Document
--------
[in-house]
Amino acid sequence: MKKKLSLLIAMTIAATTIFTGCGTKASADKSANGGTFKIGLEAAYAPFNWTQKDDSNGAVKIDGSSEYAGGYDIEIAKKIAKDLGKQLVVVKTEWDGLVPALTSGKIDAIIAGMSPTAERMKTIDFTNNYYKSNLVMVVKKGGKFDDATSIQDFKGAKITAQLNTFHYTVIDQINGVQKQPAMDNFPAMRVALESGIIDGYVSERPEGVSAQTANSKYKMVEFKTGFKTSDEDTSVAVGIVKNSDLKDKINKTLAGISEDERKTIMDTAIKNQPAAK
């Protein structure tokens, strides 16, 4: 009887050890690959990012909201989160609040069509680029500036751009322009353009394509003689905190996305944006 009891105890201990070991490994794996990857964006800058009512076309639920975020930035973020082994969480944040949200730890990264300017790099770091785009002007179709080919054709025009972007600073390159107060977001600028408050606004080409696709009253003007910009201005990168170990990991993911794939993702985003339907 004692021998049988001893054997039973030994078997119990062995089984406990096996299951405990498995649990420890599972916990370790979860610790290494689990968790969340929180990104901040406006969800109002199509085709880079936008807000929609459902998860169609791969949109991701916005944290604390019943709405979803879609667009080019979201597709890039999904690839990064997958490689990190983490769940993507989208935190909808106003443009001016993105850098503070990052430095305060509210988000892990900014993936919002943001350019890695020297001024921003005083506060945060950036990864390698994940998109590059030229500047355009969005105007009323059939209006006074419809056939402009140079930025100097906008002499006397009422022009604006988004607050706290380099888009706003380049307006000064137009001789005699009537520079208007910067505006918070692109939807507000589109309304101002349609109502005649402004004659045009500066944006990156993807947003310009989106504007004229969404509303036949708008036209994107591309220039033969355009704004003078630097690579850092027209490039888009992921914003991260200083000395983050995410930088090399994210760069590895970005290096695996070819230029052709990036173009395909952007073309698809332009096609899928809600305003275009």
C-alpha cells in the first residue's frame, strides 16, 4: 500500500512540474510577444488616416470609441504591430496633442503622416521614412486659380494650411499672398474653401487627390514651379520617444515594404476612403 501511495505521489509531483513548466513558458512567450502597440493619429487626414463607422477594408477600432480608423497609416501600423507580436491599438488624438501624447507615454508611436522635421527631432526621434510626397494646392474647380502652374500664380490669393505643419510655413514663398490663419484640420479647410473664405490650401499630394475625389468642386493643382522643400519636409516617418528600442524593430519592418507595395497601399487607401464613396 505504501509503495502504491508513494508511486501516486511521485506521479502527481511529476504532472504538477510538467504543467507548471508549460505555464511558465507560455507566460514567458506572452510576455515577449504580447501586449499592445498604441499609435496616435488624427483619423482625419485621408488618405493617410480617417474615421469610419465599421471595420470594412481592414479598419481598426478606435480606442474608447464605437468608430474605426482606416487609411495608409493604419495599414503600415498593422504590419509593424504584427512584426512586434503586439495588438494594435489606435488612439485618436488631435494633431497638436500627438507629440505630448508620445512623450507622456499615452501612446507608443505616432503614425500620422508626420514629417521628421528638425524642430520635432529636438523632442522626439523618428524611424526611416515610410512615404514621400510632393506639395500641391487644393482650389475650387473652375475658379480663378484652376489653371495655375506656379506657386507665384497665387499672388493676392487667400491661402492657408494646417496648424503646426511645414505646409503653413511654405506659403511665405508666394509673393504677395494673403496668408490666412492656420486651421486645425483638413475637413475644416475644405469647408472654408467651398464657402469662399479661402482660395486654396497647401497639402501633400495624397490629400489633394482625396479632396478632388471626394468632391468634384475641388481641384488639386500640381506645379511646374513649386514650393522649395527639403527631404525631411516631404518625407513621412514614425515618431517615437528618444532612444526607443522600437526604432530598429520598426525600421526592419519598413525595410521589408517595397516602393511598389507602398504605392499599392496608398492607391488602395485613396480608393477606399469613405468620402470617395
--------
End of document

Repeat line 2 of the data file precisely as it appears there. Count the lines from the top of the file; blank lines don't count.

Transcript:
Amino acid sequence: MKKKLSLLIAMTIAATTIFTGCGTKASADKSANGGTFKIGLEAAYAPFNWTQKDDSNGAVKIDGSSEYAGGYDIEIAKKIAKDLGKQLVVVKTEWDGLVPALTSGKIDAIIAGMSPTAERMKTIDFTNNYYKSNLVMVVKKGGKFDDATSIQDFKGAKITAQLNTFHYTVIDQINGVQKQPAMDNFPAMRVALESGIIDGYVSERPEGVSAQTANSKYKMVEFKTGFKTSDEDTSVAVGIVKNSDLKDKINKTLAGISEDERKTIMDTAIKNQPAAK